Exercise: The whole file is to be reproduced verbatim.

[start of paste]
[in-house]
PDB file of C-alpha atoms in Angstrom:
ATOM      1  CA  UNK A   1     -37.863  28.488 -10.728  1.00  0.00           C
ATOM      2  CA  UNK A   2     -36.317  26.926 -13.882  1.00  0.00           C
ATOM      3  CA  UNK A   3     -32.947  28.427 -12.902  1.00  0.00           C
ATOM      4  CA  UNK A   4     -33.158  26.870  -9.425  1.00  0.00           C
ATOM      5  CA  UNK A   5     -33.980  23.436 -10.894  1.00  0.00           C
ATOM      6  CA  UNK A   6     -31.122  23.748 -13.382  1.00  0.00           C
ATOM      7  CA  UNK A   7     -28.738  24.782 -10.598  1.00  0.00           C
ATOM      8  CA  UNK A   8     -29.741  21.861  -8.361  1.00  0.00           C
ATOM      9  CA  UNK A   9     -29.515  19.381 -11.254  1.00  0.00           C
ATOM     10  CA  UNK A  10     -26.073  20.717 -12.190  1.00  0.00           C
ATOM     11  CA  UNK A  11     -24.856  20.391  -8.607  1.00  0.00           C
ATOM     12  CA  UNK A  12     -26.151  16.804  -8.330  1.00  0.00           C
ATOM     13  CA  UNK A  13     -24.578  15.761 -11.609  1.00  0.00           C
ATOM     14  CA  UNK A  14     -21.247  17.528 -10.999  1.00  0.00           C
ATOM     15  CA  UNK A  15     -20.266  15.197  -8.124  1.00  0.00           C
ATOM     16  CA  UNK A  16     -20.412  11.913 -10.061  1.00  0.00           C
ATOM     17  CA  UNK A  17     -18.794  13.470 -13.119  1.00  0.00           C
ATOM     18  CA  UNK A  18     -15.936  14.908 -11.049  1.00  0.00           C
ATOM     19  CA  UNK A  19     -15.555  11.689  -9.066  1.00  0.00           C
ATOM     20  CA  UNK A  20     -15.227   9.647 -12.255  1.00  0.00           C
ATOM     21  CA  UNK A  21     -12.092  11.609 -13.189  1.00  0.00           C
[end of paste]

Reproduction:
[in-house]
PDB file of C-alpha atoms in Angstrom:
ATOM      1  CA  UNK A   1     -37.863  28.488 -10.728  1.00  0.00           C
ATOM      2  CA  UNK A   2     -36.317  26.926 -13.882  1.00  0.00           C
ATOM      3  CA  UNK A   3     -32.947  28.427 -12.902  1.00  0.00           C
ATOM      4  CA  UNK A   4     -33.158  26.870  -9.425  1.00  0.00           C
ATOM      5  CA  UNK A   5     -33.980  23.436 -10.894  1.00  0.00           C
ATOM      6  CA  UNK A   6     -31.122  23.748 -13.382  1.00  0.00           C
ATOM      7  CA  UNK A   7     -28.738  24.782 -10.598  1.00  0.00           C
ATOM      8  CA  UNK A   8     -29.741  21.861  -8.361  1.00  0.00           C
ATOM      9  CA  UNK A   9     -29.515  19.381 -11.254  1.00  0.00           C
ATOM     10  CA  UNK A  10     -26.073  20.717 -12.190  1.00  0.00           C
ATOM     11  CA  UNK A  11     -24.856  20.391  -8.607  1.00  0.00           C
ATOM     12  CA  UNK A  12     -26.151  16.804  -8.330  1.00  0.00           C
ATOM     13  CA  UNK A  13     -24.578  15.761 -11.609  1.00  0.00           C
ATOM     14  CA  UNK A  14     -21.247  17.528 -10.999  1.00  0.00           C
ATOM     15  CA  UNK A  15     -20.266  15.197  -8.124  1.00  0.00           C
ATOM     16  CA  UNK A  16     -20.412  11.913 -10.061  1.00  0.00           C
ATOM     17  CA  UNK A  17     -18.794  13.470 -13.119  1.00  0.00           C
ATOM     18  CA  UNK A  18     -15.936  14.908 -11.049  1.00  0.00           C
ATOM     19  CA  UNK A  19     -15.555  11.689  -9.066  1.00  0.00           C
ATOM     20  CA  UNK A  20     -15.227   9.647 -12.255  1.00  0.00           C
ATOM     21  CA  UNK A  21     -12.092  11.609 -13.189  1.00  0.00           C